However, in 2011 the UK began to tarnish its reputation in the international community. It joined countries such as Sudan and El Salvador in refusing to commit itself to international legislation which would provide protection of labour rights (e.g. National Minimum Wage and maximum working hours) for MDWs. 172 states voted in favour of this piece of international legislation; the UK was one of only 11 countries which chose not to.

This was the top of a slippery slope which has resulted in drastic legislative changes affecting MDWs living and working in the UK; with a government move towards, rather than away from, a system similar to the ‘Kafala’ system so highly criticised by Western States.

The fundamental change in law was simple. From April 2012 those coming to the UK on an Overseas Domestic Worker Visa would no longer be entitled to change their employer (other changes were also introduced; for more information click here). With one swift move, the UK government wiped out one of the most important protections available to MDWs which ensured that they would be able to leave an employer who may exploit and abuse. The ‘Kafala’ system, criticised by many members of the international community, is now, in one crucial and defining way, indistinguishable from the system that we have had in the UK since April 2012.

Kalayaan, a charity dedicated to offering practical assistance, and advocating for the rights of MDWs working in the UK, has seen first-hand the results of this change in law. With the one year anniversary of the legal changes Kalayaan produced a brief which highlights their findings. Unsurprisingly, just as with the ‘Kafala’ system in Lebanon, those on the new ‘tied’ visa are statistically more likely to be exploited and abused than those who have the right to change employer. It is estimated that in 2008 at least 95 MDWs died in Lebanon; horrifyingly 40 of these were suicides and 24 were caused by workers falling from high buildings, often whilst trying to escape employers. This level of desperation is not surprising when Kalayaan’s statistics are considered; of those MDWs in the UK on the new ‘tied’ visa 100% were paid less than £100 per week, with 62% being paid no salary at all, 85% did not have their own room, 96% were not allowed out unsupervised, and 100% did not have a single day off.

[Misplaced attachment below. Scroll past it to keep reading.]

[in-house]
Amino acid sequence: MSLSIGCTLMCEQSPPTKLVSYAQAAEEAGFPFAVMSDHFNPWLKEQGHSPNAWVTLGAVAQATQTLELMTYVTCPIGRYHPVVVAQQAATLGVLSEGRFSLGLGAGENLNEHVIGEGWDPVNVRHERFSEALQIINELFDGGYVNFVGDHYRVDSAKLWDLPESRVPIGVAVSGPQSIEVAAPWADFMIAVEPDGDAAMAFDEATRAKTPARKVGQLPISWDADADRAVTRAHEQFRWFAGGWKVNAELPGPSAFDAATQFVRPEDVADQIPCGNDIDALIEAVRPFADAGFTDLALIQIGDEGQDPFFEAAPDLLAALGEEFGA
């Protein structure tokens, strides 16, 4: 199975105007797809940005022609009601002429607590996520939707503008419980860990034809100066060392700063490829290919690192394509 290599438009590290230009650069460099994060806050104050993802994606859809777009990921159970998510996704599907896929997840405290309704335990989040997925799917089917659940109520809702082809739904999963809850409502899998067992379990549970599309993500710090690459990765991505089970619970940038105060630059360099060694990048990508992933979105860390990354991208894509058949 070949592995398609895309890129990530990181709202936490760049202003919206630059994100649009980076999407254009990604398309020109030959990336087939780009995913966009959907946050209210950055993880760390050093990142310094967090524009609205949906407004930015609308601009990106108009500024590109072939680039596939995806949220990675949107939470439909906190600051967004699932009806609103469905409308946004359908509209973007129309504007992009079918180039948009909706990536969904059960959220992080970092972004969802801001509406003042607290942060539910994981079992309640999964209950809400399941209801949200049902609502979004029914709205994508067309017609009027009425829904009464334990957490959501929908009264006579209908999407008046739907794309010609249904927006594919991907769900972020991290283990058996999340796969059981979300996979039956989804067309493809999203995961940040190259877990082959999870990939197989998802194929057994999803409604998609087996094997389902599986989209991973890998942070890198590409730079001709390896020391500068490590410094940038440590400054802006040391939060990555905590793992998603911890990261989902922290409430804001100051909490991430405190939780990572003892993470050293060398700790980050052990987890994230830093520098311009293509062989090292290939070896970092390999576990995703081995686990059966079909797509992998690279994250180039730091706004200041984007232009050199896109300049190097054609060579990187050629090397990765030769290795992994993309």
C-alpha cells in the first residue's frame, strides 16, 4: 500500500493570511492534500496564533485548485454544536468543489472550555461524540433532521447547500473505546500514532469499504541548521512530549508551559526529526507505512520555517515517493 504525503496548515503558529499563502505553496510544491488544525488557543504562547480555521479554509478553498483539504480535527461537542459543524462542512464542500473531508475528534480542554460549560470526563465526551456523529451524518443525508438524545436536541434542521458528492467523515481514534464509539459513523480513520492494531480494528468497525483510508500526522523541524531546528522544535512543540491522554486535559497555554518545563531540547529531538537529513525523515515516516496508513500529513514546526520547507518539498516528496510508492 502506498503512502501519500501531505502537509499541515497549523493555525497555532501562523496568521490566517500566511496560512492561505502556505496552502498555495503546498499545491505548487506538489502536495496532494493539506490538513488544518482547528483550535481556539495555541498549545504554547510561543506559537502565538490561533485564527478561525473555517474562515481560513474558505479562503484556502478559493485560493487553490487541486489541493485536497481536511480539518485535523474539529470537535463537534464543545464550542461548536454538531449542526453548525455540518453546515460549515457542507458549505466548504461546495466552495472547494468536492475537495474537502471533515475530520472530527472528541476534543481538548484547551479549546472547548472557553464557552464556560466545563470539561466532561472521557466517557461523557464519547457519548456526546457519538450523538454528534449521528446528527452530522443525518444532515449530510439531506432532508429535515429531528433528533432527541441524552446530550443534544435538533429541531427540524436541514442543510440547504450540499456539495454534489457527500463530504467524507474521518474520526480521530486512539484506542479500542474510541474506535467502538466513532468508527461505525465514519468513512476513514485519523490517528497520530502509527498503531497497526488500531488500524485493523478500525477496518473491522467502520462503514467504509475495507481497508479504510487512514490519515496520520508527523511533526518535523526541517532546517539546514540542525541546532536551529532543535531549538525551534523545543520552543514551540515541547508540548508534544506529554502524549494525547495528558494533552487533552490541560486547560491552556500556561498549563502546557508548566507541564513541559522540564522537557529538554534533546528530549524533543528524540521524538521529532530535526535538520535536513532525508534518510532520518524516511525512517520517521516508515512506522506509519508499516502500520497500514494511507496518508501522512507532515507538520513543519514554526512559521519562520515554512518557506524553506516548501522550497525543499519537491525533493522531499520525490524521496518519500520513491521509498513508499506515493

As the UK regresses, it seems that, paradoxically, countries in the Middle East are showing progressive movements away from the problems of the ‘Kafala’ system. Initiatives in Bahrain, Saudi Arabia and Kuwait, although of mixed strength and success, are developing, and crucially, they are all making changes which see them moving away from the ‘tied’ visa system and towards systems where MDWs have the right to change their employers. The UK should be ashamed that whilst other States with poor human rights records are making progressive steps, it, a supposed leader in this area, is in fact regressing, whilst also falling behind in the international arena.

Lobbying, campaigning or volunteering for charities which work for the rights of this largely invisible and highly vulnerable group of people will help in the struggle to ensure that we do not allow the UK government to continue its regressive movements down a dangerous and slippery slope. Public ignorance and apathy of such issues remains a crucial factor in the success of this regressive legislation which detrimentally affects the lives of hard-working, poorly paid and vulnerable people. If you are not able to spare the time to lobby, campaign or volunteer then I urge you simply to better inform yourself and others about the issues faced today by members of our workforce. An informed public is an important step towards a more progressive society.


For a fully referenced copy of this article please click here

Rosie Boggis